Causes of Dysfunctional Uterine Bleeding

by Carlo Raj, MD

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    00:01 Our topic at first begins while looking at dysfunctional uterine bleeding.

    00:05 What does that mean? Your female, well, she’s till having her menses.

    00:10 She’s in her reproductive age, but unfortunately, she’s having bleeding abnormally.

    00:15 Cause usually depends on the age group and that becomes important and we will go through those various age groups.

    00:22 You can have dysfunctional uterine bleeding and female not have ovulation.

    00:28 She might have dysfunctional uterine bleeding and a cause here could be endometrial.

    00:34 And by endometrial, I mean a polyp.

    00:36 There could be dysfunctional uterine bleeding and leiomyoma.

    00:40 Keep in mind though, obviously, there will be dysfunctional uterine bleeding, but there would be also quite a bit of pain when she’s bleeding.

    00:47 You call that dysmenorrhea.

    00:48 There’ll be a number of terms here in uterine pathology that sound quite alike.

    00:53 Amenorrhea, dysmenorrhea, dysfunctional uterine bleeding, so on and so forth.

    00:58 It is important that you keep one completely separate from the other.

    01:03 Or there might be endometrial hyperplasia, which may then also result in dysfunctional uterine bleeding.

    01:10 Causes of abnormal uterine bleeding can be remembered with the acronym “PAML-COEIN.” PALM refers to the structural causes, which include polyps, adenomyosis, leiomyoma, and malignancies, such as endometrial cancer or uterine sarcomas.

    01:27 COEIN refers to nonstructural causes of abnormal uterine bleeding, and includes coagulopathies (such as von Willebrand’s disease), vulatory dysfunction (including polycystic ovarian syndrome, primary ovarian insufficiency, and other endocrine disorders, as well as age-related issues, such as menopause), endometrial (including endometriitis, pelvic inflammatory disease, or endometrial atrophy), , iatrogenic causes (such as contraceptives, intrauterine devices, anticoagulants, and chemotherapy).

    01:59 The last category, “not otherwise classified,” includes rare causes, such as an arteriovenous malformation.

    02:08 Now, what’s interesting about this as well is that nowadays, dysfunctional uterine bleeding is going out of favor and is being replaced by, well, abnormal uterine bleeding.

    02:20 Let me give you an example of something that you need to know here.

    02:23 It’s a pathophysiology question.

    02:26 For example, in the first phase of your menstrual cycle, you have estrogen, do you remember? The first phase of your menstrual cycle.

    02:35 This estrogen is then responsible for the proliferation of the endometrium, isn’t it? Proliferation of the endometrium, hmm.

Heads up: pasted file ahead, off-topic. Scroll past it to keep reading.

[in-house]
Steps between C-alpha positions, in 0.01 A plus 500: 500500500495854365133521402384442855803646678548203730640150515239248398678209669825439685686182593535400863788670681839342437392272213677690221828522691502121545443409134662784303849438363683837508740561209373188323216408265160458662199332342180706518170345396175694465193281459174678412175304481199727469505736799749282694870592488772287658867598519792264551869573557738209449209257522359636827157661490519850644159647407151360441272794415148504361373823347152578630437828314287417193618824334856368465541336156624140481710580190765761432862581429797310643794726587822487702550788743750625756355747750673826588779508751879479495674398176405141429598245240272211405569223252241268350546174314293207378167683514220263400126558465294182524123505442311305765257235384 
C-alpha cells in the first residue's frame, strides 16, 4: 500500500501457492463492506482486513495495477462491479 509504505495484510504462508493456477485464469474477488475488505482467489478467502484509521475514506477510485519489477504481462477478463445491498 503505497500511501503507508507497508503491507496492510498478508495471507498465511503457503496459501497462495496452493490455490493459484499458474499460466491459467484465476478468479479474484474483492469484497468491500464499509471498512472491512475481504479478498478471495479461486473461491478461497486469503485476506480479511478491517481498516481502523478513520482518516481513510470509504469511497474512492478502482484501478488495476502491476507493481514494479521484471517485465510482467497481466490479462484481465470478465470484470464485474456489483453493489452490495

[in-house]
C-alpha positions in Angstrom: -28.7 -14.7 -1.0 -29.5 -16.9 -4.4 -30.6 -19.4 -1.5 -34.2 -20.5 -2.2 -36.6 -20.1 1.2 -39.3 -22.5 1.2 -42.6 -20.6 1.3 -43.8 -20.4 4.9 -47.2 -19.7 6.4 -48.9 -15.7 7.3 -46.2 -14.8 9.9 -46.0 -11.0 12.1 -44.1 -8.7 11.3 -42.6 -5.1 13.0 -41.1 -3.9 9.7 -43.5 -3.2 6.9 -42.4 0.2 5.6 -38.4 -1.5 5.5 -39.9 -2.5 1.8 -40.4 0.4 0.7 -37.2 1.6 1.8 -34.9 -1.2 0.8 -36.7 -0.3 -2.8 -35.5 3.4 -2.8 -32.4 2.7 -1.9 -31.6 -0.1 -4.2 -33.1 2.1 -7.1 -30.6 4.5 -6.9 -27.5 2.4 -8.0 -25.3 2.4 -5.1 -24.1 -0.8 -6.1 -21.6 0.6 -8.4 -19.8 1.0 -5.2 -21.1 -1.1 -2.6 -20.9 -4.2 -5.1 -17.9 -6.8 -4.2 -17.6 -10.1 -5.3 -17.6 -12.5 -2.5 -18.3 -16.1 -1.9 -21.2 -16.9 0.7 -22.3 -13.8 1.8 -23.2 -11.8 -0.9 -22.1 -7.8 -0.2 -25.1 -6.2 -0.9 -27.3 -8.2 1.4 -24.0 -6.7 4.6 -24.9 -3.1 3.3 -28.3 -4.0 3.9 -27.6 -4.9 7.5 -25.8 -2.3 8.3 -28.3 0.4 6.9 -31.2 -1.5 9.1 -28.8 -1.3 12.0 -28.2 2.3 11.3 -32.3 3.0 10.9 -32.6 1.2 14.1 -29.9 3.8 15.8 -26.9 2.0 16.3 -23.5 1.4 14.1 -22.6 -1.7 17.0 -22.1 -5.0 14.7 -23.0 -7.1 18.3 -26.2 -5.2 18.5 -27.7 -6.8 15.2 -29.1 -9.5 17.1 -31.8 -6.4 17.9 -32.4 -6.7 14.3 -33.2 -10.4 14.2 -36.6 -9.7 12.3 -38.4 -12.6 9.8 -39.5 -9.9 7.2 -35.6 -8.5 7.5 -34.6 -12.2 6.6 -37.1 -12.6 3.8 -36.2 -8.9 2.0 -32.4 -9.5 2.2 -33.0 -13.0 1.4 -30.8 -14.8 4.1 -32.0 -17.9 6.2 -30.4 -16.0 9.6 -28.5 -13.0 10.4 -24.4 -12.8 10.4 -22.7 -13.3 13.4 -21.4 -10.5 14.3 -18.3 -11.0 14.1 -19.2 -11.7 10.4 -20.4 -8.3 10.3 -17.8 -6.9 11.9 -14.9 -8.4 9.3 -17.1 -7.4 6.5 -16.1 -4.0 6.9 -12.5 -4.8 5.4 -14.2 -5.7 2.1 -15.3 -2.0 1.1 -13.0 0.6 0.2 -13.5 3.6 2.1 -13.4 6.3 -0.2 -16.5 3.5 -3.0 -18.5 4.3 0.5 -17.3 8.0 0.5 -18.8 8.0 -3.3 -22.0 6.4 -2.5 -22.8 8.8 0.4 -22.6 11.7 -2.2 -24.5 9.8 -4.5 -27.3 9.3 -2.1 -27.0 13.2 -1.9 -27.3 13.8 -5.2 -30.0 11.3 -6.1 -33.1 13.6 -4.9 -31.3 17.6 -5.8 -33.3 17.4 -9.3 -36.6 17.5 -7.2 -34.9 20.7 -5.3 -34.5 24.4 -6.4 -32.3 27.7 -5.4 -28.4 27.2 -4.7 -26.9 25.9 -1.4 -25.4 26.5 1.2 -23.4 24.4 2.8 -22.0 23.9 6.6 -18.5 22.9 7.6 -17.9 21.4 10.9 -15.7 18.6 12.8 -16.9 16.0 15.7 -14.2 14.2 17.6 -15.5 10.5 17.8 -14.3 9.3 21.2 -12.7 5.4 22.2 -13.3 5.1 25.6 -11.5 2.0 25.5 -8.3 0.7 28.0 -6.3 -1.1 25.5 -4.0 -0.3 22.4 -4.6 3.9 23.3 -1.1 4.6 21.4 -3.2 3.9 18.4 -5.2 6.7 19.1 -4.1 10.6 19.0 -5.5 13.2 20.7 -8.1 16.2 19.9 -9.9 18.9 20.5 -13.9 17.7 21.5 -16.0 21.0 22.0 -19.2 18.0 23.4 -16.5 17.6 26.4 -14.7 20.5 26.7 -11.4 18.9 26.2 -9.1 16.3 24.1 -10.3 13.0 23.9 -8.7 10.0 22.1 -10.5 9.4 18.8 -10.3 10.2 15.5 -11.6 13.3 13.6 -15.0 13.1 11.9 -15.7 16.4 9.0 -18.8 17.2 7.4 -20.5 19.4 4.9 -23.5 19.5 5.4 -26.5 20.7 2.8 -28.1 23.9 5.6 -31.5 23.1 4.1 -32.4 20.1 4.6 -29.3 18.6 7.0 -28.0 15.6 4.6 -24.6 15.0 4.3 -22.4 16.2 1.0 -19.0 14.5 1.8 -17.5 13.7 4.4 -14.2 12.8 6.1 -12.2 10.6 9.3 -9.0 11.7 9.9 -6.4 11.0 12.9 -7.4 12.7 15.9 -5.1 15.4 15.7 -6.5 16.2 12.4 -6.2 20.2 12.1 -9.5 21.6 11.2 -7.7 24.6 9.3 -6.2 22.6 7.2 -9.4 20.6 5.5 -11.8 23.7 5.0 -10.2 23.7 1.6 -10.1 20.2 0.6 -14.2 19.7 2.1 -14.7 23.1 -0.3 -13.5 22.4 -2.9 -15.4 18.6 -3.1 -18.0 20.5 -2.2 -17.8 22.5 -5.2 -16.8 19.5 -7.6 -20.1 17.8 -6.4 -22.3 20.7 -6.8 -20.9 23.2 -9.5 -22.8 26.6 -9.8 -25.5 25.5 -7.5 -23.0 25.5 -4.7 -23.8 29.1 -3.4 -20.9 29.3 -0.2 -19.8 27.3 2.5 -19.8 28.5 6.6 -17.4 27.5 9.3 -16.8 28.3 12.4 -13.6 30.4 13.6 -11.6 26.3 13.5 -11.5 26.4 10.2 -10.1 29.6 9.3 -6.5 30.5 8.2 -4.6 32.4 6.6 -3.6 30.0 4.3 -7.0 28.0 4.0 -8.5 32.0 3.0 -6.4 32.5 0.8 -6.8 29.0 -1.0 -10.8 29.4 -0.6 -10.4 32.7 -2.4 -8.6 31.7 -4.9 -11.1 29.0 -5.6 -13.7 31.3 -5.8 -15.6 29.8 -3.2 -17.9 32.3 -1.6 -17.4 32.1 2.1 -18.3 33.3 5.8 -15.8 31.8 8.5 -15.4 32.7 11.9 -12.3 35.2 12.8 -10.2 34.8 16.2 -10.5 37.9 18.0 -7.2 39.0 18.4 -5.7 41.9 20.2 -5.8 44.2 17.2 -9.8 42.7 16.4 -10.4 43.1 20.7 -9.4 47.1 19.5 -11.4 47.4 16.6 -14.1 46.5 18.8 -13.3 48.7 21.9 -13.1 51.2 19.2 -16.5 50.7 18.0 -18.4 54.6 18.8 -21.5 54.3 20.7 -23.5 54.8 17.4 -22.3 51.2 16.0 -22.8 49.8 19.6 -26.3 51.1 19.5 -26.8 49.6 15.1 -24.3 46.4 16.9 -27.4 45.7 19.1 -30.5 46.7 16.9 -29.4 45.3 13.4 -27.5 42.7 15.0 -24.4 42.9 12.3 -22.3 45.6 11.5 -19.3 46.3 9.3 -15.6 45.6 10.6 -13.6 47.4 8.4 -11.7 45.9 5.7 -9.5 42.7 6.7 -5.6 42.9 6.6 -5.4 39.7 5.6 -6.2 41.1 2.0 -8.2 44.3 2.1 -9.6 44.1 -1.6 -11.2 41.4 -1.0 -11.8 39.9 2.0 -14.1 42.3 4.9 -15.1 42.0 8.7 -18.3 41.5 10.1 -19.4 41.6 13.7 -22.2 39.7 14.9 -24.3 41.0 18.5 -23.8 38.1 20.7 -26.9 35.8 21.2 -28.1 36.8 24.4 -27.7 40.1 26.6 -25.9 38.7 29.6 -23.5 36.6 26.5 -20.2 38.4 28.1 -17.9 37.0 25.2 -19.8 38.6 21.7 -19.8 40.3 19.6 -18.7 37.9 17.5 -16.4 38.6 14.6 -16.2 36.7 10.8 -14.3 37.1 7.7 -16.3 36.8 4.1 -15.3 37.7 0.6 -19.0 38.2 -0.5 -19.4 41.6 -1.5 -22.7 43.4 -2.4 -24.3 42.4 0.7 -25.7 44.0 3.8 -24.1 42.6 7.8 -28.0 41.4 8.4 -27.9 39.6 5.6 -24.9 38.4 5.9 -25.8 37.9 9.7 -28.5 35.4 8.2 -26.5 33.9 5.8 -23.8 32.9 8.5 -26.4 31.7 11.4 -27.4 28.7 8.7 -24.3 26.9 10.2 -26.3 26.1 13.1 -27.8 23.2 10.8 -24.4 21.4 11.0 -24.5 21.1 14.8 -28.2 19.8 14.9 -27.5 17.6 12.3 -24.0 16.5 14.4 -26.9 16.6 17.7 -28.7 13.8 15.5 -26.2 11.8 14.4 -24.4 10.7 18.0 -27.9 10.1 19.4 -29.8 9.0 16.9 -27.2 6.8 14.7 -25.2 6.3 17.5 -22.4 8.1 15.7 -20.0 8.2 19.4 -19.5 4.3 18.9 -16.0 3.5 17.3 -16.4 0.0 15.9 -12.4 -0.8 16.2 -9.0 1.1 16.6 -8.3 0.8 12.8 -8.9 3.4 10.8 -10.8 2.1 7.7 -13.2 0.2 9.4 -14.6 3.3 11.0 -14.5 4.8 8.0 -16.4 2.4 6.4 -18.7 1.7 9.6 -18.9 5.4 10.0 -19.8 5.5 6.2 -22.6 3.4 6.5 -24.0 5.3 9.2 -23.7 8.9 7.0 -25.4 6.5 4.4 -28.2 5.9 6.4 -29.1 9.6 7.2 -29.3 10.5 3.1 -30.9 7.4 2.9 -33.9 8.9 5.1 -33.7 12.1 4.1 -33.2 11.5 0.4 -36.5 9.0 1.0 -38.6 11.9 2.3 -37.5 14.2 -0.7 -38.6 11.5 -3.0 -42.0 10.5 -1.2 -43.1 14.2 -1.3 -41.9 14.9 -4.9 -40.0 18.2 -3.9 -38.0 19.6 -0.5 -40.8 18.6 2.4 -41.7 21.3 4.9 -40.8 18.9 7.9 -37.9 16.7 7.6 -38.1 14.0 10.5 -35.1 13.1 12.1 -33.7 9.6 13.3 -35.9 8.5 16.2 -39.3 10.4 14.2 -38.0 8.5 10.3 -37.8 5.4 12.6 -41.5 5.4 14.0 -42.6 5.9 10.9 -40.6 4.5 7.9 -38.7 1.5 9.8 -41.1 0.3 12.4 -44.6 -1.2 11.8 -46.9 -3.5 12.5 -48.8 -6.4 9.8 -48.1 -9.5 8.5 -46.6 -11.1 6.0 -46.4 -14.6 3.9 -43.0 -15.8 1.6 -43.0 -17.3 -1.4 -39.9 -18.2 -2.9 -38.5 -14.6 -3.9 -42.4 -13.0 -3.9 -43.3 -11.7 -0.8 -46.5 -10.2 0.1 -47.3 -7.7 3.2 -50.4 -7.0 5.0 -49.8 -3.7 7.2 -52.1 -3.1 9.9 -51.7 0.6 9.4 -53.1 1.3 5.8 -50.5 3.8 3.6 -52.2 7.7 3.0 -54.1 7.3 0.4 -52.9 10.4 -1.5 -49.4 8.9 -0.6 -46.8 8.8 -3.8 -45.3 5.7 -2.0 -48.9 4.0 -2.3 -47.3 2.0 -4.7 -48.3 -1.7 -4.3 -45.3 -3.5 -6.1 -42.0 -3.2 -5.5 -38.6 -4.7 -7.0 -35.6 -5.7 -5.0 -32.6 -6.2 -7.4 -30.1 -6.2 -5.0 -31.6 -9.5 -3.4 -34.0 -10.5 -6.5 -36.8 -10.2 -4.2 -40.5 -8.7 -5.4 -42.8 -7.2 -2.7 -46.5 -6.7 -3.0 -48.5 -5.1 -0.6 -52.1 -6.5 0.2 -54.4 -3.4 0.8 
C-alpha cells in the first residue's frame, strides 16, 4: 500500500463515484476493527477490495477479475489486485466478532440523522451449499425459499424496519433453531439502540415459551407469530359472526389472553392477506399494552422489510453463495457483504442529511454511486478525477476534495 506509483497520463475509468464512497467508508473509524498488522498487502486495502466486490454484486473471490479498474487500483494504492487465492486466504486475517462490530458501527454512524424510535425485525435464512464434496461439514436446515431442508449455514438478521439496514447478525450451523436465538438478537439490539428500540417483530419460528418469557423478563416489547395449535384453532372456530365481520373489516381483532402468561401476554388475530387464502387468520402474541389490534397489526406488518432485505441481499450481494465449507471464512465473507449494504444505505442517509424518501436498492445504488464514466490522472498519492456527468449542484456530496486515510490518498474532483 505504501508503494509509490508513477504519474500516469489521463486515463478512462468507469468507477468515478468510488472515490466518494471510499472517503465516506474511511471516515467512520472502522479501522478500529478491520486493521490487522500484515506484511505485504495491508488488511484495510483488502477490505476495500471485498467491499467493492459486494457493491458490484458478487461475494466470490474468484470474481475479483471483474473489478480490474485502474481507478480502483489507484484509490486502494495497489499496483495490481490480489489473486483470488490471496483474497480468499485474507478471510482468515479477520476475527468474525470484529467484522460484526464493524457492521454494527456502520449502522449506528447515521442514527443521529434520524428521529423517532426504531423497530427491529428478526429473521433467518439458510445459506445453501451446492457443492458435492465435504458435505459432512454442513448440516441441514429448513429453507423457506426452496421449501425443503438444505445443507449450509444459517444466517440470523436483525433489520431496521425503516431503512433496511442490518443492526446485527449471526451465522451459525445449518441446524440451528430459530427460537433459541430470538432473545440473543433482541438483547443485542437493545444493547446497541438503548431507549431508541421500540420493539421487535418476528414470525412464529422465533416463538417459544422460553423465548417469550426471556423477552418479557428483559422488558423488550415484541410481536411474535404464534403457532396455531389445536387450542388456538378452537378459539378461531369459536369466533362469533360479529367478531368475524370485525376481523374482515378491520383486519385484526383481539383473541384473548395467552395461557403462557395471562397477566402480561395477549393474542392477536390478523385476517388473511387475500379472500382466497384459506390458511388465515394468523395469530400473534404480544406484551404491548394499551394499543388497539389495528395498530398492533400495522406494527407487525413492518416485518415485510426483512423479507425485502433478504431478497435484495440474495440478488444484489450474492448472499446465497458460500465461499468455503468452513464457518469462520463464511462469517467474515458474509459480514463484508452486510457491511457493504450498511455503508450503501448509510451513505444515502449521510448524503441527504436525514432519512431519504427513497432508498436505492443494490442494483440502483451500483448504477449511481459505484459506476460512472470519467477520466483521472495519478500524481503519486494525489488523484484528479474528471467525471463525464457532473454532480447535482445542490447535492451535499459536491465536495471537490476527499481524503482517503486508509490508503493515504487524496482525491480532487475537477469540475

02:42 This proliferation -- Picturing this by the way, a rise in thickness or increase in thickness of the endometrium.

    02:51 When the thickness of the endometrium increases, then my goodness, you need to make that you keep the tissue alive.

    02:58 Anytime that you have such a growth that’s taking place, you have to make sure that you have equivalent amounts of blood supply.

    03:03 Do you remember this from physiology? This will be really good time to make sure that you go back in physio and take a look at the menstrual cycle.

    03:13 And at this point, I will at least ask you to take a look at the hormones and the changes that are taking place within the uterus, of your menstrual cycle.

    03:22 So far, I have explained to you or I have reviewed the proliferative phase.

    03:27 What may then happen in an anovulatory cycle is the following: You have a really thick endometrium, maybe the spiral arteries that are responsible for nourishing your endometrium are not present or inadequately present.

    03:46 Would you tell me the name of the hormone that’s responsible for proper maintenance and patency of your spiral artery? Did you say progesterone? Nice job.

    03:57 What if progesterone wasn’t present? Uh-oh.

    04:00 Spiral arteries would not be patent.

    04:02 Uh-oh.

    04:04 What then happens to the thickened endometrium? Oh, dysfunctional uterine bleeding.

    04:10 And is she ovulatory or anovulatory? She’s anovulatory.

    04:18 If you missed that point, and you didn’t exactly follow what I’m saying, probably good idea for you to press repeat right now, and listen to everything that I just mentioned.

    04:29 Alongside with this, keep a picture of your menstrual cycle open and follow at least what I just mentioned here, with the proliferative phase.

    About the Lecture

    The lecture Causes of Dysfunctional Uterine Bleeding by Carlo Raj, MD is from the course Uterine and Fallopian Tube Disease.

    Included Quiz Questions

    1. The most common causes vary by age group.
    2. PID plays an important part in pathogenesis.
    3. The cause is usually a gene abnormality.
    4. Repeated STIs are a common cause of AUB.
    5. AUB and dysmenorrhea are synonymous.
    1. Estrogen
    2. Progesterone
    3. Aldosterone
    4. Testosterone
    5. Follicle-stimulating hormone
    1. Ureteral stone
    2. Endometrial hyperplasia
    3. Endometrial polyp
    4. Leiomyoma
    5. Anovulation

    Author of lecture Causes of Dysfunctional Uterine Bleeding

     Carlo Raj, MD

    Carlo Raj, MD

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